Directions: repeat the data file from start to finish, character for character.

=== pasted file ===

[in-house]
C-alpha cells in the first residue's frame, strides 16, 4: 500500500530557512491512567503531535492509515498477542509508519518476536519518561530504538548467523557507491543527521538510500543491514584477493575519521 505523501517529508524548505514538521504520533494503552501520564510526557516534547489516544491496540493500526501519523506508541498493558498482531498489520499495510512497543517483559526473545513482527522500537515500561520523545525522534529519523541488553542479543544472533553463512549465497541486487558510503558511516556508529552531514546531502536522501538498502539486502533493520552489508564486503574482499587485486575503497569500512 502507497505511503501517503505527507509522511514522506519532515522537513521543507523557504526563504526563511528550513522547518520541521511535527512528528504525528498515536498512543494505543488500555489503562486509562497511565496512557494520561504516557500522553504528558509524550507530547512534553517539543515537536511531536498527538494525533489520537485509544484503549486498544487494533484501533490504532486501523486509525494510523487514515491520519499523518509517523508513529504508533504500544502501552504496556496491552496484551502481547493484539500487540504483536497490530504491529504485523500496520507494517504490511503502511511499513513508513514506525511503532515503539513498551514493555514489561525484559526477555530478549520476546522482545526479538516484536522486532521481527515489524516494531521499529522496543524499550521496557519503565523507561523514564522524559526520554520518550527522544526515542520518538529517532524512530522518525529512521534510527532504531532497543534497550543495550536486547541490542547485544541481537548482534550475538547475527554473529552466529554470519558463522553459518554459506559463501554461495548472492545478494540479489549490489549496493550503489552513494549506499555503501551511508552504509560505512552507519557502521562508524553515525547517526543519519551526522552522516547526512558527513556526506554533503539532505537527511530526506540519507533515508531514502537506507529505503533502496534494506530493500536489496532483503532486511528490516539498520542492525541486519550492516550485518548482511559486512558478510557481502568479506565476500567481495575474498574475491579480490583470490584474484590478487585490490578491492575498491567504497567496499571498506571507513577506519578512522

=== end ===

[in-house]
C-alpha cells in the first residue's frame, strides 16, 4: 500500500530557512491512567503531535492509515498477542509508519518476536519518561530504538548467523557507491543527521538510500543491514584477493575519521 505523501517529508524548505514538521504520533494503552501520564510526557516534547489516544491496540493500526501519523506508541498493558498482531498489520499495510512497543517483559526473545513482527522500537515500561520523545525522534529519523541488553542479543544472533553463512549465497541486487558510503558511516556508529552531514546531502536522501538498502539486502533493520552489508564486503574482499587485486575503497569500512 502507497505511503501517503505527507509522511514522506519532515522537513521543507523557504526563504526563511528550513522547518520541521511535527512528528504525528498515536498512543494505543488500555489503562486509562497511565496512557494520561504516557500522553504528558509524550507530547512534553517539543515537536511531536498527538494525533489520537485509544484503549486498544487494533484501533490504532486501523486509525494510523487514515491520519499523518509517523508513529504508533504500544502501552504496556496491552496484551502481547493484539500487540504483536497490530504491529504485523500496520507494517504490511503502511511499513513508513514506525511503532515503539513498551514493555514489561525484559526477555530478549520476546522482545526479538516484536522486532521481527515489524516494531521499529522496543524499550521496557519503565523507561523514564522524559526520554520518550527522544526515542520518538529517532524512530522518525529512521534510527532504531532497543534497550543495550536486547541490542547485544541481537548482534550475538547475527554473529552466529554470519558463522553459518554459506559463501554461495548472492545478494540479489549490489549496493550503489552513494549506499555503501551511508552504509560505512552507519557502521562508524553515525547517526543519519551526522552522516547526512558527513556526506554533503539532505537527511530526506540519507533515508531514502537506507529505503533502496534494506530493500536489496532483503532486511528490516539498520542492525541486519550492516550485518548482511559486512558478510557481502568479506565476500567481495575474498574475491579480490583470490584474484590478487585490490578491492575498491567504497567496499571498506571507513577506519578512522